Environmentalists, fishermen, boaters and others who for months have been fighting a proposal to build a floating liquefied natural gas (LNG) terminal nine miles off the coast of Long Island breathed a sigh of relief today when Governor David Paterson gave the project his official thumbs down. (Newsday story and video)
John Hritcko, senior vice president and regional project director of Houston-based Broadwater Energy said the project isn't necessarily dead, since its backers, Shell Oil and the TransCanada Corporation, might appeal the decision to the federal Commerce Department and, failing that, could go to court.
Despite the potential for appeals, the governor's decision takes the project off the front burner and shifts attention to New Jersey where two other developers are proposing separate off-shore LNG projects.
The first, "Safe Harbor Energy," comes from Atlantic Sea Island Group (ASIG), a group of private investors who propose to build a man-made island for a LNG facility 13 miles off Long Beach, NY, and 19 miles off Sea Bright, NJ.
The second, "Blue Ocean Energy," is ExxonMobil's plan for a floating LNG terminal located 30 miles off Long Island and 20 miles east of New Jersey. (Video)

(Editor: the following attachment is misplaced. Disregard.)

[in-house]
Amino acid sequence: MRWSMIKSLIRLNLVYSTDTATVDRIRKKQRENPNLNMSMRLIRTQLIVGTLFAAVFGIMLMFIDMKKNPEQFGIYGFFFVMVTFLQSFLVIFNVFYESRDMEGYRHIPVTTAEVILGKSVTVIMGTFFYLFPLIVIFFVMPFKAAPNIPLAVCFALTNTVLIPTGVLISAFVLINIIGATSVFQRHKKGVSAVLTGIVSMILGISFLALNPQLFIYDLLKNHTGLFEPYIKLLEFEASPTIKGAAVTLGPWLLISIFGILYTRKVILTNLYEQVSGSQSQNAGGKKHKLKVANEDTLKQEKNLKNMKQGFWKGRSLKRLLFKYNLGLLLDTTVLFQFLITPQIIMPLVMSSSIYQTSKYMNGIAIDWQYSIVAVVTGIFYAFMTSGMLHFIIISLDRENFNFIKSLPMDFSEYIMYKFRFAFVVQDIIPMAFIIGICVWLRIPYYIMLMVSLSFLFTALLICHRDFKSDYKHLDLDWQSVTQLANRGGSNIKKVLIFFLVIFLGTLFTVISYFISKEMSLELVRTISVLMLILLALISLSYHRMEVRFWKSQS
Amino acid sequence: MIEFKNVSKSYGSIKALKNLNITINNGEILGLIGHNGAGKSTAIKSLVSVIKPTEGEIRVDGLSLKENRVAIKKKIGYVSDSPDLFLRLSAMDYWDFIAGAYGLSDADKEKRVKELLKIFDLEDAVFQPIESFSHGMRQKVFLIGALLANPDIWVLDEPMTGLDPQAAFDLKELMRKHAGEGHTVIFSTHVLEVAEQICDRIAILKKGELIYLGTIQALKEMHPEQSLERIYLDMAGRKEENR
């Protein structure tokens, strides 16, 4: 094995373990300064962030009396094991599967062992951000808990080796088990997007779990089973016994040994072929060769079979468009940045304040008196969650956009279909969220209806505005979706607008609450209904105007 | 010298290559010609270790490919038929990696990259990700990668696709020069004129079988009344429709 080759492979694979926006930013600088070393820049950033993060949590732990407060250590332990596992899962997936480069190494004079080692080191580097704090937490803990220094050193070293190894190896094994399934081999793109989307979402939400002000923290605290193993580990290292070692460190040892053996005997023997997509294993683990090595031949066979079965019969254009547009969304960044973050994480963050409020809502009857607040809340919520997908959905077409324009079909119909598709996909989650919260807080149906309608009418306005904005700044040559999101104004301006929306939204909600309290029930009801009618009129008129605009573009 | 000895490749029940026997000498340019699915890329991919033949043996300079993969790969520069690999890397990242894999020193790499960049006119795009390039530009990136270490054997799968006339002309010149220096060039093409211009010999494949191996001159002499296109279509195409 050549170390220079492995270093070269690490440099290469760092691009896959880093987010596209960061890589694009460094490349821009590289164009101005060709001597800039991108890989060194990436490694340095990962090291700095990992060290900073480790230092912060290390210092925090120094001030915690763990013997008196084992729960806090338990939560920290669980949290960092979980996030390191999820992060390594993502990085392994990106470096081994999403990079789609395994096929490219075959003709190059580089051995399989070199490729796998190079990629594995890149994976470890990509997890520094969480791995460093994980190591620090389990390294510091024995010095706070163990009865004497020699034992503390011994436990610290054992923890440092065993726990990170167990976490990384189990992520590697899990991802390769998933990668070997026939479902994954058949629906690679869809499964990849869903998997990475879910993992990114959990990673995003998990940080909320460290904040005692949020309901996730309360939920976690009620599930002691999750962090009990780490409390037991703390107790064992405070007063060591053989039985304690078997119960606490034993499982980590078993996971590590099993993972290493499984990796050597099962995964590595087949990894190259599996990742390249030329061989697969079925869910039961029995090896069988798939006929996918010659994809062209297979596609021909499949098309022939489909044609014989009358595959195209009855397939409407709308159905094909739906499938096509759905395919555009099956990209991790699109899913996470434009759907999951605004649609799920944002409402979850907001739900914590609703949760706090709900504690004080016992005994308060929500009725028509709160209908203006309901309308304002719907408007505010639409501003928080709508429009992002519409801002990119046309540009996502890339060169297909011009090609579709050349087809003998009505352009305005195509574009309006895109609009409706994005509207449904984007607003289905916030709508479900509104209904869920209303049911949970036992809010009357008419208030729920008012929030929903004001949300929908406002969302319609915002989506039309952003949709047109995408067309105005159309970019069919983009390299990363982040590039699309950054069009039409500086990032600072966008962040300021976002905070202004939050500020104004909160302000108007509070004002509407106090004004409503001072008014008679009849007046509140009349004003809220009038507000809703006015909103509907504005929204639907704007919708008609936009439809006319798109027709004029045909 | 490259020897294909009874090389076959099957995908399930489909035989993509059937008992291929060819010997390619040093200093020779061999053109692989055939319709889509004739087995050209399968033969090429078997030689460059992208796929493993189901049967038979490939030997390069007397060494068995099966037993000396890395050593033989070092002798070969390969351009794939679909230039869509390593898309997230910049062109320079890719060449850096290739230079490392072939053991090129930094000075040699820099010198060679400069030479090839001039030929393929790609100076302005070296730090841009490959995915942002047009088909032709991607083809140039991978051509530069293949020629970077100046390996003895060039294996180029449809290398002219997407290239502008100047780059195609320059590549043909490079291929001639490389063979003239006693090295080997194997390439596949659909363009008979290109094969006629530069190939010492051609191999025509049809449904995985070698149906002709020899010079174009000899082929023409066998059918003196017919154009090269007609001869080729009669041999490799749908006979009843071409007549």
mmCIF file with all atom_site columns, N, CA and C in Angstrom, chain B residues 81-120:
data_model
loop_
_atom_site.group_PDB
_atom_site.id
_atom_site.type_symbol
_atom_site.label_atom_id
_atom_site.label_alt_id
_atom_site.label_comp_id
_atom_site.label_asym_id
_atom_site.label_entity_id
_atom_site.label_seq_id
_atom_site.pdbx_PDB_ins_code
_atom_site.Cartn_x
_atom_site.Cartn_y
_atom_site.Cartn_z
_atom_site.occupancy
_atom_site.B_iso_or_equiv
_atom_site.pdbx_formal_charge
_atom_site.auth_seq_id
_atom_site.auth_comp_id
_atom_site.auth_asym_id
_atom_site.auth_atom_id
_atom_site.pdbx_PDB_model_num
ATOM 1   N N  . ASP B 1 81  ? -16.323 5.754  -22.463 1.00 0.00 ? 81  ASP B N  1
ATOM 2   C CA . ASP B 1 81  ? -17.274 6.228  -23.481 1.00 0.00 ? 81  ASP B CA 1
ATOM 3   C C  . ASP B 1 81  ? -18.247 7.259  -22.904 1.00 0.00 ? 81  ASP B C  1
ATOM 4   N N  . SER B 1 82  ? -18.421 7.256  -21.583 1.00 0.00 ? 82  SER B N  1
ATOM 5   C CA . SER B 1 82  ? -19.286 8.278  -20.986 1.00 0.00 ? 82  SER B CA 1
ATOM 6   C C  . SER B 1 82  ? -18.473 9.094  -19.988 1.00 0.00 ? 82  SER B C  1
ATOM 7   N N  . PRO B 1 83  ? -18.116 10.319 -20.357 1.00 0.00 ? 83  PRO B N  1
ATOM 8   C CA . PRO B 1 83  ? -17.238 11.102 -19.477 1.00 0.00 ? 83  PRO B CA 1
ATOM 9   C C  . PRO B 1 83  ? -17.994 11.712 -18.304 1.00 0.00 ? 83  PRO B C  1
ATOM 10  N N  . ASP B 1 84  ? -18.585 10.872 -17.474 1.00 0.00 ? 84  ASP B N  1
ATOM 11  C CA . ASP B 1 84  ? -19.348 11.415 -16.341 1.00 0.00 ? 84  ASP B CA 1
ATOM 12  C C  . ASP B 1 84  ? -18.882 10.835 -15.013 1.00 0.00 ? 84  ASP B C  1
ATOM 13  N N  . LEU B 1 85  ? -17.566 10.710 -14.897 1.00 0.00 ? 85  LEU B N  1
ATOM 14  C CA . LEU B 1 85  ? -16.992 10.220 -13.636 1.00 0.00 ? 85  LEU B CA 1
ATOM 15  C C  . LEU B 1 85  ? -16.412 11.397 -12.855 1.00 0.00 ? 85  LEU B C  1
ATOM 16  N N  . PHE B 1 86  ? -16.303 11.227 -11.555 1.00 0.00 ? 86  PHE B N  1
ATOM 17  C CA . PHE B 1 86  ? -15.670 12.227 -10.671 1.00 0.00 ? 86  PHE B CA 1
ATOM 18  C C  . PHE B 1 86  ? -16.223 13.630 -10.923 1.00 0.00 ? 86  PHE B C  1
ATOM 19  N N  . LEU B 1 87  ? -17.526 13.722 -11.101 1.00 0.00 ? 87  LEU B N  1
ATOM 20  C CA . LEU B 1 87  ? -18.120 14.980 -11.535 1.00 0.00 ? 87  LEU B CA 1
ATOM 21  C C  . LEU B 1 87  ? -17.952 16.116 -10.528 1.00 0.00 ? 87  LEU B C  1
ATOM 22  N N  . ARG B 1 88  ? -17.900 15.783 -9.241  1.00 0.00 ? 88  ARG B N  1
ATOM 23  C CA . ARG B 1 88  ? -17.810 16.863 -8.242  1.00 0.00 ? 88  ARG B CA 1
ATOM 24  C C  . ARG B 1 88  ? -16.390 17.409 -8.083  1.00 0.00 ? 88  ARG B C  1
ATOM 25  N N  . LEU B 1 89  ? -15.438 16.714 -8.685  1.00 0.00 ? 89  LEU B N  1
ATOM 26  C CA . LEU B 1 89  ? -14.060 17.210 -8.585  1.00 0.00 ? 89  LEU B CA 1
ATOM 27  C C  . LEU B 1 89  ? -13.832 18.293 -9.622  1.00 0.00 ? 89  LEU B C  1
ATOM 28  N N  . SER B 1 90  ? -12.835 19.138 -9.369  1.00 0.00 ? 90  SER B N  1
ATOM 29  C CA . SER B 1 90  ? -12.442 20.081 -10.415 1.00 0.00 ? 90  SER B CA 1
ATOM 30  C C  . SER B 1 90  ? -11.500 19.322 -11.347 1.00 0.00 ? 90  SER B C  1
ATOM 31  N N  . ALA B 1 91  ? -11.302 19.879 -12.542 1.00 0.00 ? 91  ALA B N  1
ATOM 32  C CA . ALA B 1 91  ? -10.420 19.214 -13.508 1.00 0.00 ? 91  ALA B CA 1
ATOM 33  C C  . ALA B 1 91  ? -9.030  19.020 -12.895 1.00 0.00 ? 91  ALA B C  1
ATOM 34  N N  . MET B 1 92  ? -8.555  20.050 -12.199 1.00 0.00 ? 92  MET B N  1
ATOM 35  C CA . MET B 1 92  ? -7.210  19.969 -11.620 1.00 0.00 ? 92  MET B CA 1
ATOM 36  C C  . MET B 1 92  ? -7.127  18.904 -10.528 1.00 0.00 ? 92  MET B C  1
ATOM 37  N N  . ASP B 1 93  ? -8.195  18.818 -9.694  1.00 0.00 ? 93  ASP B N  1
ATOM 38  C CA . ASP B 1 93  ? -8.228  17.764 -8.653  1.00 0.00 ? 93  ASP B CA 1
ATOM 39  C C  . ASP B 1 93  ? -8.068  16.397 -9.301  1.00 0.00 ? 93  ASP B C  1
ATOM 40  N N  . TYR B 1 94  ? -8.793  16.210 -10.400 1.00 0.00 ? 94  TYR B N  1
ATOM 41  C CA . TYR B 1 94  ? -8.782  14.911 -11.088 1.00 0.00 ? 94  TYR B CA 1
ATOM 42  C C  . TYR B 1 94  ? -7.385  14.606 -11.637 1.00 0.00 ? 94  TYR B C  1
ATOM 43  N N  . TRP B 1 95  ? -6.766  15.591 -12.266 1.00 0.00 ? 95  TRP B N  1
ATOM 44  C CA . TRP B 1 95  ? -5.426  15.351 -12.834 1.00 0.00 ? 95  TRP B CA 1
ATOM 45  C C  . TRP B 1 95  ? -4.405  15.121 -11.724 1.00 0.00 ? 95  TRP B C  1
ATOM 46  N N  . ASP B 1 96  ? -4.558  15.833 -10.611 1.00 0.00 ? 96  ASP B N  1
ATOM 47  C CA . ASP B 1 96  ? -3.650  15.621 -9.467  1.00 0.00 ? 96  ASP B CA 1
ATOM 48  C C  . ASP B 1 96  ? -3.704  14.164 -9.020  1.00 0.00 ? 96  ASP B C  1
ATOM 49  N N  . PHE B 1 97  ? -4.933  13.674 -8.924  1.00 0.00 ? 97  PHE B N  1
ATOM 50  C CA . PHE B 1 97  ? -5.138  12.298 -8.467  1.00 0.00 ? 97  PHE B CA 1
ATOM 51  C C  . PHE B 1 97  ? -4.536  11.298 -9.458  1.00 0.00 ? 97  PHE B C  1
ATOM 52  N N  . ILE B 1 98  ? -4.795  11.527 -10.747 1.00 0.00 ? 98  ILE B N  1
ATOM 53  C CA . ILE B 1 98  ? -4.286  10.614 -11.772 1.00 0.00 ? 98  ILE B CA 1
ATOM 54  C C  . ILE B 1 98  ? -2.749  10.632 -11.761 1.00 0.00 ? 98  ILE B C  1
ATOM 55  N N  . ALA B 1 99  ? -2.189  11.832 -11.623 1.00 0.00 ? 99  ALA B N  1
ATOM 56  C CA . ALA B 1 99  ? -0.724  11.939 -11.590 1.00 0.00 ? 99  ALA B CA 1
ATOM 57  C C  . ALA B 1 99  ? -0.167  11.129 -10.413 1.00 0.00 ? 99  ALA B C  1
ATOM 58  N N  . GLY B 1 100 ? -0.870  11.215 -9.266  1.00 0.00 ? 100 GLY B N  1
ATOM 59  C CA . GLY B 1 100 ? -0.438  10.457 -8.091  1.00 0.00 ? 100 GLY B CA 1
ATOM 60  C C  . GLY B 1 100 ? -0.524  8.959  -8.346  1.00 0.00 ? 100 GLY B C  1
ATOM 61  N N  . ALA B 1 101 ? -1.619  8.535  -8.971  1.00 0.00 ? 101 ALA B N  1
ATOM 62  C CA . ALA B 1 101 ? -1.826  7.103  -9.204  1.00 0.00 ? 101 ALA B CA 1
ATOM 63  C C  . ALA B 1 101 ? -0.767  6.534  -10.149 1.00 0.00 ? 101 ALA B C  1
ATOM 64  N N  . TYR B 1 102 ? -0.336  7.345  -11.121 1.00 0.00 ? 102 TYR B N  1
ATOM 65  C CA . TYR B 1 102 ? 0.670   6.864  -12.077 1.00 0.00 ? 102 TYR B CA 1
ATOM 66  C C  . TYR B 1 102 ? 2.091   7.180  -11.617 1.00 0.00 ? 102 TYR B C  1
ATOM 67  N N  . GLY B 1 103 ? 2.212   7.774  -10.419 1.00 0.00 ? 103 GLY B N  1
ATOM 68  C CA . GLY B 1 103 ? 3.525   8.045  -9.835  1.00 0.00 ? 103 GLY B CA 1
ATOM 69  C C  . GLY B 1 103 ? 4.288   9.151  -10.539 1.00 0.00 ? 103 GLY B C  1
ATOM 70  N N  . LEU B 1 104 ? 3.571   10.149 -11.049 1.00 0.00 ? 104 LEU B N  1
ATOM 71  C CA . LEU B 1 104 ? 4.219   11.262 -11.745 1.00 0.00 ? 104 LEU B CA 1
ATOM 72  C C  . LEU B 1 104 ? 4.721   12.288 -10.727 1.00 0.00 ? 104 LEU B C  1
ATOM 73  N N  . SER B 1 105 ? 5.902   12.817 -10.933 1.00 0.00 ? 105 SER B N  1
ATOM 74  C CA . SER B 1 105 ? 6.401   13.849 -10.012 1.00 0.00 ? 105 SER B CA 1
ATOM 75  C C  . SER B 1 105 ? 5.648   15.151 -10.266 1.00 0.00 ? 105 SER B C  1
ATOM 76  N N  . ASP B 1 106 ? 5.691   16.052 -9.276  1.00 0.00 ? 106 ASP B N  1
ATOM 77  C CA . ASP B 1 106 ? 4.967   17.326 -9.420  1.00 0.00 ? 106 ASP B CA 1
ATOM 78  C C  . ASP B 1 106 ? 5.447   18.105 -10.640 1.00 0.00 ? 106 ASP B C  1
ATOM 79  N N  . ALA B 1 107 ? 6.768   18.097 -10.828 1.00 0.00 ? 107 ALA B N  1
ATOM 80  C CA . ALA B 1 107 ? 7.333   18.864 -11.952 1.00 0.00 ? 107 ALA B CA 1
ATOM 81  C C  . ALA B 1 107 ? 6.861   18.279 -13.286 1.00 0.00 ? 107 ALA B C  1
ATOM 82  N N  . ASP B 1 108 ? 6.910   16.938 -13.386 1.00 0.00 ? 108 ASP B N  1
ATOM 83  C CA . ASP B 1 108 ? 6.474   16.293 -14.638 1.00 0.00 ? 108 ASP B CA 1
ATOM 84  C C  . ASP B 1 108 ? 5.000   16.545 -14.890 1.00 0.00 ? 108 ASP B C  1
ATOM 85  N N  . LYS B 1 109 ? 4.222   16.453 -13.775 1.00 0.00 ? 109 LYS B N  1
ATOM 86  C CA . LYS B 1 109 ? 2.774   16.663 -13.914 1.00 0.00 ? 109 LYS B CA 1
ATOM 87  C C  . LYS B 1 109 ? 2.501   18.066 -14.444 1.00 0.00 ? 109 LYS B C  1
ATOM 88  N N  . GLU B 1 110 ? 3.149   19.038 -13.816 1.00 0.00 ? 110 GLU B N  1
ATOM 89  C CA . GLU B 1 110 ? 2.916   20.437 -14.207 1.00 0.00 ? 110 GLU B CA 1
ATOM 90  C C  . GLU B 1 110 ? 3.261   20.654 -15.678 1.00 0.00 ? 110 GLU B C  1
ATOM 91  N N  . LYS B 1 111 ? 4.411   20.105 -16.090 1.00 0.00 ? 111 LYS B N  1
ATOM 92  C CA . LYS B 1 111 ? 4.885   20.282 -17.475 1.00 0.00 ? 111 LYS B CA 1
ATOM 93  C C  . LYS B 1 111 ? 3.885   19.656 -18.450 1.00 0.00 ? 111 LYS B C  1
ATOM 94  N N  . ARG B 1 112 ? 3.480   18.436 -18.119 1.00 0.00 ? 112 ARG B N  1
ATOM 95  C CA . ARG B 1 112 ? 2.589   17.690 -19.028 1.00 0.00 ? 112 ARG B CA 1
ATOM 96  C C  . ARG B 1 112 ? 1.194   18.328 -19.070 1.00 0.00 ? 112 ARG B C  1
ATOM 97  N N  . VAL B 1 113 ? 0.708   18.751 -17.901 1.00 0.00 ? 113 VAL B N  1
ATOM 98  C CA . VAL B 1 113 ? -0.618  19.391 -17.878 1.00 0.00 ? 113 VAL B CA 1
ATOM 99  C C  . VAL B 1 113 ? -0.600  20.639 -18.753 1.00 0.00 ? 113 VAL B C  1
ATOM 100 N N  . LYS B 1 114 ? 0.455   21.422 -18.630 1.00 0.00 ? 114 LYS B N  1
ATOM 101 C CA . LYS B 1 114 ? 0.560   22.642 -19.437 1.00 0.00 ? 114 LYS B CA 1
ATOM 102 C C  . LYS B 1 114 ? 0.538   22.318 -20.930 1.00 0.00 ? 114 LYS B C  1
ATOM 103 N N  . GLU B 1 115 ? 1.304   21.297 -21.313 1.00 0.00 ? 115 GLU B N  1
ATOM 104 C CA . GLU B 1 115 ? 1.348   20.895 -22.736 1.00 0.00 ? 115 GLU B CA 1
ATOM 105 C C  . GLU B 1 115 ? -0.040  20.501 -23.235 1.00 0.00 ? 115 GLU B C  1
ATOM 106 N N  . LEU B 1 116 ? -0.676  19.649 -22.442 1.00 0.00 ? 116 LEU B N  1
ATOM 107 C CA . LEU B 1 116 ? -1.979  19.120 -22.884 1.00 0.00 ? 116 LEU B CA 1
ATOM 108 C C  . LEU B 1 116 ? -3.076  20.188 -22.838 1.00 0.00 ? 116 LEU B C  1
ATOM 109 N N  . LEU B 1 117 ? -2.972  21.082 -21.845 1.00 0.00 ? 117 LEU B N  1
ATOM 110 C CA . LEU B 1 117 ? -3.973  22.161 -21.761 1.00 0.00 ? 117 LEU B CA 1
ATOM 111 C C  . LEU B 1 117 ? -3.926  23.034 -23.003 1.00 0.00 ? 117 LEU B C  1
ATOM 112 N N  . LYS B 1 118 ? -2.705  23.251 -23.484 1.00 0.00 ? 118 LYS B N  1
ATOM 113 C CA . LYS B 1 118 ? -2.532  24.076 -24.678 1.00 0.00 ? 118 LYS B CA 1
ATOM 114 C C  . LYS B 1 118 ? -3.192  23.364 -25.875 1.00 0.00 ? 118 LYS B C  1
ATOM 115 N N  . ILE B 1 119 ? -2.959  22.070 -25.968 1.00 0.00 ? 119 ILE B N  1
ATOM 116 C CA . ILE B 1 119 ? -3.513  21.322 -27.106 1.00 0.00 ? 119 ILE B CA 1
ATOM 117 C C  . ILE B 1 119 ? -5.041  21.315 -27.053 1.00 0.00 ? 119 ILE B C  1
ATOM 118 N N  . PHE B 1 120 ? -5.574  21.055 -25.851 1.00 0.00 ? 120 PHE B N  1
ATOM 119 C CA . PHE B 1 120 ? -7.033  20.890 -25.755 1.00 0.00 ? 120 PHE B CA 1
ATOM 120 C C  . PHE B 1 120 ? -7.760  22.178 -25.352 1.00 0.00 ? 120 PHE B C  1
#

It will be interesting to see how the lessons of Broadwater are applied in New Jersey, both by the developers and project opponents.
In New York and Connecticut, environmental opponents won the support of key politicians (most notably Connecticut's governor and attorney general), bloggers, newspaper columnists and editorial boards (including the New York Times).
Broadwater tried to counter with a survey that claimed to find widespread public support for its project. But this came late in the game, long after the court of public opinion had clearly rendered an unfavorable opinion.
In New Jersey, ExxonMobil and ASIG have been quietly pursuing federal approval for their projects and so far have not mounted any noticeable public relations campaigns.
Opposition likely will be lead by Clean Ocean Action, a Jersey shore environmental organization which hasn't wasted any time is using its web site and a "fact sheet" to educate its members and supporters about the alleged shortcomings of both projects.
We'll be watching the action from shore and brining you periodic updates. Let the PR games begin!